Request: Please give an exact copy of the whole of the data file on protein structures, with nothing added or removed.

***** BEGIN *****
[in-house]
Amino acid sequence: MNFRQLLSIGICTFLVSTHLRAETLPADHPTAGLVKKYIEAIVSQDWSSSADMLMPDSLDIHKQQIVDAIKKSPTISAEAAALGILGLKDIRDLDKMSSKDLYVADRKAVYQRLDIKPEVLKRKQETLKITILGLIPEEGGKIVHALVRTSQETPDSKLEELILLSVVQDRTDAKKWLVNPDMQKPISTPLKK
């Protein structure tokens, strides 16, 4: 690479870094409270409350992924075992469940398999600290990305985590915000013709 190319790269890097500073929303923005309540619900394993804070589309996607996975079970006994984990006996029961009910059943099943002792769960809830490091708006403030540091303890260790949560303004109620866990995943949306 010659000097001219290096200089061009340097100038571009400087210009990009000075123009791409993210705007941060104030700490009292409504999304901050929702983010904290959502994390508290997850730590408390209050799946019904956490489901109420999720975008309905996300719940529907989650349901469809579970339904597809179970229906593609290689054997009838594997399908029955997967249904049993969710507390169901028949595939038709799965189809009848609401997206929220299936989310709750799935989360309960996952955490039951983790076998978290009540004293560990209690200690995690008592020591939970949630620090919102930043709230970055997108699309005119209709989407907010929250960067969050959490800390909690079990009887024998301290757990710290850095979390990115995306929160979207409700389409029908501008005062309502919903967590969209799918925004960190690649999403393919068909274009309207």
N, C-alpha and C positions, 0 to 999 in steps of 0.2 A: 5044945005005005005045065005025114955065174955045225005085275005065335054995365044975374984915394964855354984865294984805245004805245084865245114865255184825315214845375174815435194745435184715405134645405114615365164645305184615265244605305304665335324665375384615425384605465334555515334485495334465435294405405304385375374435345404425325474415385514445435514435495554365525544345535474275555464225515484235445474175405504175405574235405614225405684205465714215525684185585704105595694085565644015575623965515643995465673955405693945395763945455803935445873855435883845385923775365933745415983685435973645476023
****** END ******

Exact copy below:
[in-house]
Amino acid sequence: MNFRQLLSIGICTFLVSTHLRAETLPADHPTAGLVKKYIEAIVSQDWSSSADMLMPDSLDIHKQQIVDAIKKSPTISAEAAALGILGLKDIRDLDKMSSKDLYVADRKAVYQRLDIKPEVLKRKQETLKITILGLIPEEGGKIVHALVRTSQETPDSKLEELILLSVVQDRTDAKKWLVNPDMQKPISTPLKK
């Protein structure tokens, strides 16, 4: 690479870094409270409350992924075992469940398999600290990305985590915000013709 190319790269890097500073929303923005309540619900394993804070589309996607996975079970006994984990006996029961009910059943099943002792769960809830490091708006403030540091303890260790949560303004109620866990995943949306 010659000097001219290096200089061009340097100038571009400087210009990009000075123009791409993210705007941060104030700490009292409504999304901050929702983010904290959502994390508290997850730590408390209050799946019904956490489901109420999720975008309905996300719940529907989650349901469809579970339904597809179970229906593609290689054997009838594997399908029955997967249904049993969710507390169901028949595939038709799965189809009848609401997206929220299936989310709750799935989360309960996952955490039951983790076998978290009540004293560990209690200690995690008592020591939970949630620090919102930043709230970055997108699309005119209709989407907010929250960067969050959490800390909690079990009887024998301290757990710290850095979390990115995306929160979207409700389409029908501008005062309502919903967590969209799918925004960190690649999403393919068909274009309207």
N, C-alpha and C positions, 0 to 999 in steps of 0.2 A: 5044945005005005005045065005025114955065174955045225005085275005065335054995365044975374984915394964855354984865294984805245004805245084865245114865255184825315214845375174815435194745435184715405134645405114615365164645305184615265244605305304665335324665375384615425384605465334555515334485495334465435294405405304385375374435345404425325474415385514445435514435495554365525544345535474275555464225515484235445474175405504175405574235405614225405684205465714215525684185585704105595694085565644015575623965515643995465673955405693945395763945455803935445873855435883845385923775365933745415983685435973645476023